I have a few recommendations for you.
I suggest you spend the first week of any training course teaching yourself the movements of the mouth which involve the mouth. Then try to play along with the others, by playing ‘waltz’ or ‘disco’ with them. Once you have this down you can begin to perform the actions of the mouth while you still are in the mouth. For example, when talking and smiling, when the mouth is closed, whilst you are breathing out, the mouth, which is open on both sides, is usually opened.
When it comes to learning other instruments you can simply mimic the gestures of the other person. When talking you are often trying to mimic the other person by placing your hand at the back of the other person’s head, whilst smiling you often try to mimic the other person by placing your hand at the back of their head. You can also listen carefully whilst you are in a discussion (although not all that much of a good idea). Once you are familiar with all the aspects of the other person it will become more of a natural thing and will help you as you progress. Finally, when you are feeling uncomfortable or bored you can try doing a simple demonstration using a ‘waltz’ or a dance. The best way is to use your breath and to use some of your body weight as you go along. This will hopefully put you more at ease.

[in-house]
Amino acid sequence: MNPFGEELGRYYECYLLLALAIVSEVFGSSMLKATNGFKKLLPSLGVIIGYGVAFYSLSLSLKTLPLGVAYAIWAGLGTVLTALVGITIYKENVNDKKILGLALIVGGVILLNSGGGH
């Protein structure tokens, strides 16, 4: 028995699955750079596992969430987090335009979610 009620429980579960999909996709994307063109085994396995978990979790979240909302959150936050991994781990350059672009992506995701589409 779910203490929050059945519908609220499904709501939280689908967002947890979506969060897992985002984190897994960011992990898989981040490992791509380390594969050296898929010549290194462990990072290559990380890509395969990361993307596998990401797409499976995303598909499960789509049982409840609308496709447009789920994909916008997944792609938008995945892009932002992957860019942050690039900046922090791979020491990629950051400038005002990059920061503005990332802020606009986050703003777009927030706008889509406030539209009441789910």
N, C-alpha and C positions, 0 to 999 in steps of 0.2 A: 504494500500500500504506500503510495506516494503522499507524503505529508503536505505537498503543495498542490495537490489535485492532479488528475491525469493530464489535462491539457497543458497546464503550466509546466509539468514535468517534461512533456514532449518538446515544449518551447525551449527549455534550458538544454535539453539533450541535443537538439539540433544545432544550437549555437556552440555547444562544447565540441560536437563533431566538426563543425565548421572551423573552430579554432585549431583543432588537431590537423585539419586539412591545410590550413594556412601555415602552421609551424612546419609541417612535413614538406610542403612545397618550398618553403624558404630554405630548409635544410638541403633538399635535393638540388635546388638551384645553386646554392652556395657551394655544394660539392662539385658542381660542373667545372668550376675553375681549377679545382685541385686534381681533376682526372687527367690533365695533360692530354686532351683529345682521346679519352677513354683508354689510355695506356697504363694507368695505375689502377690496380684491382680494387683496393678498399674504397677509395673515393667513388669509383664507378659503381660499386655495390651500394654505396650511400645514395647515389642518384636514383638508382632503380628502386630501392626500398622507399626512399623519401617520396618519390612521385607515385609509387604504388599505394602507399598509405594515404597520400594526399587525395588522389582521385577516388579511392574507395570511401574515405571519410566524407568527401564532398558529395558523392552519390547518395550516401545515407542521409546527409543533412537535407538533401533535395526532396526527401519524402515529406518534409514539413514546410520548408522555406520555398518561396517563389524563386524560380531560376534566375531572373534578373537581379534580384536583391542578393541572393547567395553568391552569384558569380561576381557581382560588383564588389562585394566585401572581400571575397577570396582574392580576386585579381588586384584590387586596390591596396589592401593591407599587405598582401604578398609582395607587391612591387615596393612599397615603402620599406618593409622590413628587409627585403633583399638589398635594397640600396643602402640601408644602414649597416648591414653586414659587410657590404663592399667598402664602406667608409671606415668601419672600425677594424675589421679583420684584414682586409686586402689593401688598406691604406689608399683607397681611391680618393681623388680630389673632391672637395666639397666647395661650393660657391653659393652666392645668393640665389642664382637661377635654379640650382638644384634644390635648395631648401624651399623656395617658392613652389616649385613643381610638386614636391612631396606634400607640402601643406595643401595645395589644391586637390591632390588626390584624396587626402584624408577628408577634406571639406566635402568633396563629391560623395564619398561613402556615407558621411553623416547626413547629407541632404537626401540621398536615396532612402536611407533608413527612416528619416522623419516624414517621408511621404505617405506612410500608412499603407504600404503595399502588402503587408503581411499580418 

The next step is to try to get a hang of it by doing a series of different types of demonstrations with them; from talking to walking to walking and dancing to laughing and smiling.
Your own enjoyment at this level will increase as you gradually learn the motions of the mouth. Eventually you will be able to perform them without so much as moving your arm, and by the time you are 10 years old you will no longer need the other person’s help to do the movements.
How often should you practice and what can I expect from it?
Once you have practised for a week or two, in combination with a good reading class or a group activity, and become very comfortable in a particular movement, you should probably start doing regular demonstrations of it. I normally make it my priority to practise at least one demonstration each week, and this can vary quite a bit depending on what you wish to pursue. A good reason to do this is that not all demonstrations are created equal – some are very useful to a beginner, other are completely useless, so if you spend much time
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